Ah sounds really good! I'm a Cornwall fan so I've always had the Exeter campus in mind. And now it's actually come to uni, I just want an offer! When I visited a while ago it was just so relaxed which is how I like things. So yeah, first choice! fingers crossed.


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jasperrupp
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If you ask me, geotechnical engineering is the way to go—career wise and adventure wise. Geotechnical engineers are in demand internationally so it’ll be easy to find jobs here and abroad. Expect to travel a lot, too.
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LucentDoughnut98
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(Original post by schnapster)
Hi there. I'm in my second year of Engineering Geology and Geotechnics at the Camborne School of Mines (University of Exeter) at the moment, and I'd say it's definitely a great course with excellent career prospects! Whether you choose this or straight geology is completely up to you and what you want to do when you graduate, both degrees have great employment rates. Are you more interested in exploration/mining geology/oil/gas, etc or the engineering side with geotechnics/rock mechanics/slope stability, and so on? Bearing in mind that at many unis the geology-related courses will be identical in the first year so you'd have plenty of time to change your mind and switch even after you start...

Speaking to a few professionals in the mining industry though, I would say that geotechnical engineers/engineering geo's often have the upper hand when they graduate over normal geologists, solely because there are so few of them compared to the latter and they're in very high demand worldwide. But honestly, just go for whichever you prefer the sound of. Have a read through the job descriptions to get an idea of what they entail: http://technology.infomine.com/revie....asp?view=full and http://www.prospects.ac.uk/case_stud...se_study_2.htm and http://www.prospects.ac.uk/case_stud...se_study_3.htm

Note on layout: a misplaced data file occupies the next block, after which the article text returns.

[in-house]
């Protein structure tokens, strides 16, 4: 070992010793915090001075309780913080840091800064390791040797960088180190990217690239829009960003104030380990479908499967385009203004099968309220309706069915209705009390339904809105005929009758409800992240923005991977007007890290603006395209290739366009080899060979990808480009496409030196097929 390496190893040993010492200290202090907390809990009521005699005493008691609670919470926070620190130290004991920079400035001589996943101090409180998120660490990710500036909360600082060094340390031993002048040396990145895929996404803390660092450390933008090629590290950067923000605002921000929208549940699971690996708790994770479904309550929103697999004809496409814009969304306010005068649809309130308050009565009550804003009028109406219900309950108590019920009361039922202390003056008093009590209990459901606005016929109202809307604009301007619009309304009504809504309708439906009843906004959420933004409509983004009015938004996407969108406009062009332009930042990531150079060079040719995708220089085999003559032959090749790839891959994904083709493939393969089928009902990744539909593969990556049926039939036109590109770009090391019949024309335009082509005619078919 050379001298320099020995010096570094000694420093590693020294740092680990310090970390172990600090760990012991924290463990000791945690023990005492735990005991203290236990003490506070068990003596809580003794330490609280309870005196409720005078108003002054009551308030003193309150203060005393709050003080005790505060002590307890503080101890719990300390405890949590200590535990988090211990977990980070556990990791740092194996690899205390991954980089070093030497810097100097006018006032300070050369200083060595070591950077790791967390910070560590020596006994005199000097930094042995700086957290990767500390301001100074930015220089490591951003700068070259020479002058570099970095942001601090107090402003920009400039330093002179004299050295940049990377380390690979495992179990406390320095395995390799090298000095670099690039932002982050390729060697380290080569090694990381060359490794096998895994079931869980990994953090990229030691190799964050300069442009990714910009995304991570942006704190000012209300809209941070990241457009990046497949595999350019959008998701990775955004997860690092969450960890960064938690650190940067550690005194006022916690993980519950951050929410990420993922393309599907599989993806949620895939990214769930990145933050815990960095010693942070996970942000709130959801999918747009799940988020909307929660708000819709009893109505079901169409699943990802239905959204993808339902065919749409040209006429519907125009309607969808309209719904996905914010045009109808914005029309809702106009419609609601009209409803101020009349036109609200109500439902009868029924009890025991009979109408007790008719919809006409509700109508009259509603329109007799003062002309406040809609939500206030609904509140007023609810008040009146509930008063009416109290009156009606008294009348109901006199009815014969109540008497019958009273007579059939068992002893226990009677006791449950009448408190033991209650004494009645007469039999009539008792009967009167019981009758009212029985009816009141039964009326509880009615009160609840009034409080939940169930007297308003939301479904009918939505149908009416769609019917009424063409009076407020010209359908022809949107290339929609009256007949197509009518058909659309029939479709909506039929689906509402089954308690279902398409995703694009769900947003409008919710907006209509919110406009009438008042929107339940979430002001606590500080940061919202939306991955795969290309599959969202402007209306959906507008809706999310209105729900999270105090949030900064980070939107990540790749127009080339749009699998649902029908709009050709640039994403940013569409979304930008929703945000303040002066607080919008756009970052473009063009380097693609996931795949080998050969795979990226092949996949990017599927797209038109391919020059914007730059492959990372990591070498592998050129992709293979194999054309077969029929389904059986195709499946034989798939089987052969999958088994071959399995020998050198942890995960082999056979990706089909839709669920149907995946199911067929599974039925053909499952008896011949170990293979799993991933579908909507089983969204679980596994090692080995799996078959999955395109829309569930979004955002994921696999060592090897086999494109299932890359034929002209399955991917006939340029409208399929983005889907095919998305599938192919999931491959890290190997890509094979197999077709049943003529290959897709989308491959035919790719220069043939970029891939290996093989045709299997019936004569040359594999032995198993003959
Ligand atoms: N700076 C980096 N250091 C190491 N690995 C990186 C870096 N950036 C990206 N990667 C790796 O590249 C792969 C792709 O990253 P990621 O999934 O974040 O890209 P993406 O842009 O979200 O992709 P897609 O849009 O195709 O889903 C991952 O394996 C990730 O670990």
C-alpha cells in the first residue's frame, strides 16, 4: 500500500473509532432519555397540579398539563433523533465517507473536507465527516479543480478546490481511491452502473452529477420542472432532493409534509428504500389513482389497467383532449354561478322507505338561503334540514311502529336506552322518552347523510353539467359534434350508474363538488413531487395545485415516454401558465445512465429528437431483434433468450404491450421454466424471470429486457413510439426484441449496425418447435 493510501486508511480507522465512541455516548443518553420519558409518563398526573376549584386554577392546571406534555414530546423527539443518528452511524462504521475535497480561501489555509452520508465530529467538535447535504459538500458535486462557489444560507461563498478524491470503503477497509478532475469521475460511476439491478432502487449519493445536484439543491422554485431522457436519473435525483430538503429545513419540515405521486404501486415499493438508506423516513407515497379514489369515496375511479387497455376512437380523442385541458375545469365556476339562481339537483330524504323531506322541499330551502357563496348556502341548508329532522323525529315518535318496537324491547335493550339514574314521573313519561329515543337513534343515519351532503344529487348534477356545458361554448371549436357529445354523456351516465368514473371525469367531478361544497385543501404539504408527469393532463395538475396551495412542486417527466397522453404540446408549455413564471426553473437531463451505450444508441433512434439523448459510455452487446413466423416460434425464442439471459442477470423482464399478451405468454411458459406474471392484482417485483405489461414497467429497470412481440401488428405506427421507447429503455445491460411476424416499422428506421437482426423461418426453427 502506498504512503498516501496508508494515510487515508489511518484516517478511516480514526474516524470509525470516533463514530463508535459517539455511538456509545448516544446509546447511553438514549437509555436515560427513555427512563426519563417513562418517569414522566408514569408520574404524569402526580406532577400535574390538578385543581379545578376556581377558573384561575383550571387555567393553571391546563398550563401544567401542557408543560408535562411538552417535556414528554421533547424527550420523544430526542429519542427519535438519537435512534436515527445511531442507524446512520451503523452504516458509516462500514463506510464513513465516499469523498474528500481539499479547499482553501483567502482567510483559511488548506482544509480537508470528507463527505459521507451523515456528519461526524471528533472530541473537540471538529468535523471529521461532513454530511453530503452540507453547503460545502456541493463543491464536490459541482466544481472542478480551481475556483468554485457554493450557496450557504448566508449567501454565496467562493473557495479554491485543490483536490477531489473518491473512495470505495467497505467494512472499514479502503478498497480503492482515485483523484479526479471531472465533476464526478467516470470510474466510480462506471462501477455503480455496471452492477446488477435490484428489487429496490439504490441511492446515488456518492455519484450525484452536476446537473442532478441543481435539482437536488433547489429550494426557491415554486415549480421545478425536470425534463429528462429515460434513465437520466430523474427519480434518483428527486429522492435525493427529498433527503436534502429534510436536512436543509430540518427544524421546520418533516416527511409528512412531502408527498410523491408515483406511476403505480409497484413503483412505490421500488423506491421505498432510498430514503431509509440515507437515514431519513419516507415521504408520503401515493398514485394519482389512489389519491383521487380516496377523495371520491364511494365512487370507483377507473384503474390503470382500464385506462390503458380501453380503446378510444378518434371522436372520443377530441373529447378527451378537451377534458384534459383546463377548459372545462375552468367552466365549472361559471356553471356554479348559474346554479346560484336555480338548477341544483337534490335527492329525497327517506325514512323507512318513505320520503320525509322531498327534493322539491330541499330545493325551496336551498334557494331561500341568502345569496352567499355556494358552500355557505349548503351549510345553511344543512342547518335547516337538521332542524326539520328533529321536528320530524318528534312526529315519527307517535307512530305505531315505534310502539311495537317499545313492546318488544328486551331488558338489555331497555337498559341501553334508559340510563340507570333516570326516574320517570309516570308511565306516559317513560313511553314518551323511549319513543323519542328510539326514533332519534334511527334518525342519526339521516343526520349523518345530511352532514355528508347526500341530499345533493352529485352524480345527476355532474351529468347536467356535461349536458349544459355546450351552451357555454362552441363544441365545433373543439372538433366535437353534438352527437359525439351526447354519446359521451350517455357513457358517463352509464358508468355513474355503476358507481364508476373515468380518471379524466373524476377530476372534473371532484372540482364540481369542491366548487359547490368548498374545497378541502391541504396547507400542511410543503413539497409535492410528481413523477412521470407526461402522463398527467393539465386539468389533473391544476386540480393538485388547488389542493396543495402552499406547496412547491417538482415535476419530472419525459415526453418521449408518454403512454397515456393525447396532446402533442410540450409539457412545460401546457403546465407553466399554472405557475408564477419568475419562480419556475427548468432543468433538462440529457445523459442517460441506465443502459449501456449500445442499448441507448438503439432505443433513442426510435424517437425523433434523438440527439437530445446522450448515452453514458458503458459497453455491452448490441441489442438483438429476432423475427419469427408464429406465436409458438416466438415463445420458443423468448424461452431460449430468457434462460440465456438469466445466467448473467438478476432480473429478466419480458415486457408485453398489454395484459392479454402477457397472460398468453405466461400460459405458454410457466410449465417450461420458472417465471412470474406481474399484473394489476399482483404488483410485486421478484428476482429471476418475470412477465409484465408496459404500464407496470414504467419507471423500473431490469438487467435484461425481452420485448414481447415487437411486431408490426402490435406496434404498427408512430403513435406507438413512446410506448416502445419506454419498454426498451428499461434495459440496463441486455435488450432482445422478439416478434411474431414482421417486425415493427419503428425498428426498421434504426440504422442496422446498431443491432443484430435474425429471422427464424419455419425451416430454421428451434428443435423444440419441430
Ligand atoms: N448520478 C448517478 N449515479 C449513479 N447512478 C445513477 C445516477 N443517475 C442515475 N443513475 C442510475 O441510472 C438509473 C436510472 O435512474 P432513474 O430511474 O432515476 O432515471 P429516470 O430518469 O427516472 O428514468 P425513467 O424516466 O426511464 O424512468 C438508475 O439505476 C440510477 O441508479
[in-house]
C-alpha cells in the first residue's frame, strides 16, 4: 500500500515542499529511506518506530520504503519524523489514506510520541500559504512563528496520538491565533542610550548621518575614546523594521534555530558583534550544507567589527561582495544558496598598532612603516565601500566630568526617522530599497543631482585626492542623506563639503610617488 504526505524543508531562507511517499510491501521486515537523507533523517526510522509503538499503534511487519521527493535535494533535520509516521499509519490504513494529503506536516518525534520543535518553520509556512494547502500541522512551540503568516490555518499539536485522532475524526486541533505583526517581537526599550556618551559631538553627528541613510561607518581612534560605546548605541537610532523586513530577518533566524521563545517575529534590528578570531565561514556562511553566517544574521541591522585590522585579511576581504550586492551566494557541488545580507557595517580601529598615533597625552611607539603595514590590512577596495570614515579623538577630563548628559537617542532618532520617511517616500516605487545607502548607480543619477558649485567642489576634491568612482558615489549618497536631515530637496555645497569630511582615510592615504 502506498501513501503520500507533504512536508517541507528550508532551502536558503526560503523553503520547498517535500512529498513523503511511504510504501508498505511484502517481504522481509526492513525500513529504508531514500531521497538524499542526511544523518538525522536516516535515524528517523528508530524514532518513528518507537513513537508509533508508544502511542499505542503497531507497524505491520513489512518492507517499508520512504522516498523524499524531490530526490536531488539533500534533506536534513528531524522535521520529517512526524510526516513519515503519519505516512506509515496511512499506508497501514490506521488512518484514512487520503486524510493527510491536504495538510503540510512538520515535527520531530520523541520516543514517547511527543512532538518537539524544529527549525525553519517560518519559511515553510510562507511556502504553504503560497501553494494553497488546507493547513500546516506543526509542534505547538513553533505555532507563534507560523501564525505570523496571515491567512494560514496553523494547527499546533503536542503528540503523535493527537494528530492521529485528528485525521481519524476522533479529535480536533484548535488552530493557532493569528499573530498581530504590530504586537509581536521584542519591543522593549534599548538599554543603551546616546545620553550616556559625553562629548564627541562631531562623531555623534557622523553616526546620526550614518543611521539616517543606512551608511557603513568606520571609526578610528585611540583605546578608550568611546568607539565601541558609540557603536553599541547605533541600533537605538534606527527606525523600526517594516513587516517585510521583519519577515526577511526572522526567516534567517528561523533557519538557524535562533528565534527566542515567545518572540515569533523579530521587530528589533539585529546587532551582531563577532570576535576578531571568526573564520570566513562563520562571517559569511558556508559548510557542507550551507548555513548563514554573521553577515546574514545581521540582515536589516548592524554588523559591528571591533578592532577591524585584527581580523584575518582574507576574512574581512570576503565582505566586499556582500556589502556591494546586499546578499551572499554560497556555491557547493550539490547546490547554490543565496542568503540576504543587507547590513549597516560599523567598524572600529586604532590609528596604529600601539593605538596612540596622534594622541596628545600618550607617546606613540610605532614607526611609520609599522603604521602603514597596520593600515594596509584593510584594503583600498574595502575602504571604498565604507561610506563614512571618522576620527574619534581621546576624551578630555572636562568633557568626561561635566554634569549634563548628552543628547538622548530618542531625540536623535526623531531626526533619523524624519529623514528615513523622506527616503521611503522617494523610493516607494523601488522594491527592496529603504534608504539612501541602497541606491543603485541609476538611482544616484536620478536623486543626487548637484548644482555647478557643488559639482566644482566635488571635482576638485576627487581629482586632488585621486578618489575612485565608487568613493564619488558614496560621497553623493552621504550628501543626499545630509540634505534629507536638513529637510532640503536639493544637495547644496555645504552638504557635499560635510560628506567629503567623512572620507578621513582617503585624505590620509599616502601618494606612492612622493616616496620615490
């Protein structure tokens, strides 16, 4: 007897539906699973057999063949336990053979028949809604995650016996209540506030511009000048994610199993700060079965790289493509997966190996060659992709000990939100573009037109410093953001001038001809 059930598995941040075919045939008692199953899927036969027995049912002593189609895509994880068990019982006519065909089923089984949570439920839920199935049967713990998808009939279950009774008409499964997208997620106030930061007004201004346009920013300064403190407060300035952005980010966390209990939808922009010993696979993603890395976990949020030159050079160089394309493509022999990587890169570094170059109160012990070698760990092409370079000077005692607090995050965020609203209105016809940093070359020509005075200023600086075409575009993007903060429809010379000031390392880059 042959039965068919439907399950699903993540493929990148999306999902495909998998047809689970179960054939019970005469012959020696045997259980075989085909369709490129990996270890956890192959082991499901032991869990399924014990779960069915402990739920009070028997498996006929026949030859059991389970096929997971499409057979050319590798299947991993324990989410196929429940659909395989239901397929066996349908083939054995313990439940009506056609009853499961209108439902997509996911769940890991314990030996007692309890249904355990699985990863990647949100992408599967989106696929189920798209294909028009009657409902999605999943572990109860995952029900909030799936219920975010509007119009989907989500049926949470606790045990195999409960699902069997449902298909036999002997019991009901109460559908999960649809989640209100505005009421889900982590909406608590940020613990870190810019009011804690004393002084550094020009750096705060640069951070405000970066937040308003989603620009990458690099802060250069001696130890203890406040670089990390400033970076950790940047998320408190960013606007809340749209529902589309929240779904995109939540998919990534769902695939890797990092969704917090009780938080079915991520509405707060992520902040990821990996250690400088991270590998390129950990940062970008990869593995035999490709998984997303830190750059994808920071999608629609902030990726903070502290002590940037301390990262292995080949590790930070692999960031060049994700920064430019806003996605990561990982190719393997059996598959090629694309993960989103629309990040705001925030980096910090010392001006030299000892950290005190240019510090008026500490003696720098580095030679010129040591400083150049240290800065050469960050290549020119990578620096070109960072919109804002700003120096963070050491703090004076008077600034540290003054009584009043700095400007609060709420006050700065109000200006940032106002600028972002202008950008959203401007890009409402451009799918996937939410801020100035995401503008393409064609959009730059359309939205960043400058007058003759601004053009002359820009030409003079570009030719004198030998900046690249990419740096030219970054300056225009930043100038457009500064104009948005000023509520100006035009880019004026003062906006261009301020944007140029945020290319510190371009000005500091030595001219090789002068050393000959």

Oh and I did Geology, Maths and Physics at A Level. If you have any more questions just fire away . Which other unis are you looking at? Seen CSM? I honestly love it here and the employment prospects and industry contacts are fantastic (not biased at all).
2 years late, but how much mechanics are involved in the engineering geology? Asking as i havent done mechanics modules in Maths and was wondering if you needed em

Cheers
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schnapster
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(Original post by LucentDoughnut98)
2 years late, but how much mechanics are involved in the engineering geology? Asking as i havent done mechanics modules in Maths and was wondering if you needed em

Cheers
Haha no worries, you're lucky I've seen this as I've just logged into TSR for the first time in probably about 2 years.
There isn't much mechanics required really. The maths doesn't really go beyond basic AS Level stuff so you don't have anything to worry about. Hope this helps and good luck!
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LucentDoughnut98
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(Original post by schnapster)
Haha no worries, you're lucky I've seen this as I've just logged into TSR for the first time in probably about 2 years.
There isn't much mechanics required really. The maths doesn't really go beyond basic AS Level stuff so you don't have anything to worry about. Hope this helps and good luck!

Thanks! Ive got some other questions if you dont mind! Is A Level Physics essential for engineering geology? and whats the employment rates and salaries like for this course?

Cheers
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schnapster
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(Original post by LucentDoughnut98)
Thanks! Ive got some other questions if you dont mind! Is A Level Physics essential for engineering geology? and whats the employment rates and salaries like for this course?

Cheers
Nope you don't need A Level Physics for the course. I did it and found it useful, but it's not required by any means, plenty of people won't have done physics.
Employments rates are very good, there are strong links with industry and companies regularly visit to give careers talks in the evenings. However, the mining industry is in a slump at the moment (it tends to be cyclical so should come back round again by the time you'd finish) - I graduated last summer and there are still a few people from my class without jobs, but the majority have something sorted, a few have gone onto masters too.
I'm doing a PhD at a different university now, and I have to say I miss it a lot!